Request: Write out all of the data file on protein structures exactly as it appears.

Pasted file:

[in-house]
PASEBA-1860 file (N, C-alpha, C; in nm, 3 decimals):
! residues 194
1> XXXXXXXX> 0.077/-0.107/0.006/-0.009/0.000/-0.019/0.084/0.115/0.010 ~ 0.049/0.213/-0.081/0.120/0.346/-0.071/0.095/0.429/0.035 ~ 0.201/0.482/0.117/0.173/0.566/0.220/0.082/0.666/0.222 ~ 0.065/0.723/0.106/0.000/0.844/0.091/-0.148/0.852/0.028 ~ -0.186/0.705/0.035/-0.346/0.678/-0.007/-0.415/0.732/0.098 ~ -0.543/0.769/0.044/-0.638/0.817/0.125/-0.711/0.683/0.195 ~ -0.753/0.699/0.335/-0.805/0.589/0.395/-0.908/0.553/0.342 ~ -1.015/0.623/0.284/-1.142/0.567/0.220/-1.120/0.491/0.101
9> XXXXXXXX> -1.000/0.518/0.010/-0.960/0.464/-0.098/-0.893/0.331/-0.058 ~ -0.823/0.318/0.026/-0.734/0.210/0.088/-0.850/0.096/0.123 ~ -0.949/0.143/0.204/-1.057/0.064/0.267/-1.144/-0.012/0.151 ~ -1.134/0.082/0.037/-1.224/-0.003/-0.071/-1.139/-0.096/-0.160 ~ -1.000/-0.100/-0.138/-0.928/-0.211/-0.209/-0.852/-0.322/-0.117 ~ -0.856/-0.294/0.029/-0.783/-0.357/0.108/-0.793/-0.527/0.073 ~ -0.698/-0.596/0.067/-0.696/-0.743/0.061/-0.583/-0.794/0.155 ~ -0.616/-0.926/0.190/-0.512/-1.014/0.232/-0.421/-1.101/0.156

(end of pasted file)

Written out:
[in-house]
PASEBA-1860 file (N, C-alpha, C; in nm, 3 decimals):
! residues 194
1> XXXXXXXX> 0.077/-0.107/0.006/-0.009/0.000/-0.019/0.084/0.115/0.010 ~ 0.049/0.213/-0.081/0.120/0.346/-0.071/0.095/0.429/0.035 ~ 0.201/0.482/0.117/0.173/0.566/0.220/0.082/0.666/0.222 ~ 0.065/0.723/0.106/0.000/0.844/0.091/-0.148/0.852/0.028 ~ -0.186/0.705/0.035/-0.346/0.678/-0.007/-0.415/0.732/0.098 ~ -0.543/0.769/0.044/-0.638/0.817/0.125/-0.711/0.683/0.195 ~ -0.753/0.699/0.335/-0.805/0.589/0.395/-0.908/0.553/0.342 ~ -1.015/0.623/0.284/-1.142/0.567/0.220/-1.120/0.491/0.101
9> XXXXXXXX> -1.000/0.518/0.010/-0.960/0.464/-0.098/-0.893/0.331/-0.058 ~ -0.823/0.318/0.026/-0.734/0.210/0.088/-0.850/0.096/0.123 ~ -0.949/0.143/0.204/-1.057/0.064/0.267/-1.144/-0.012/0.151 ~ -1.134/0.082/0.037/-1.224/-0.003/-0.071/-1.139/-0.096/-0.160 ~ -1.000/-0.100/-0.138/-0.928/-0.211/-0.209/-0.852/-0.322/-0.117 ~ -0.856/-0.294/0.029/-0.783/-0.357/0.108/-0.793/-0.527/0.073 ~ -0.698/-0.596/0.067/-0.696/-0.743/0.061/-0.583/-0.794/0.155 ~ -0.616/-0.926/0.190/-0.512/-1.014/0.232/-0.421/-1.101/0.156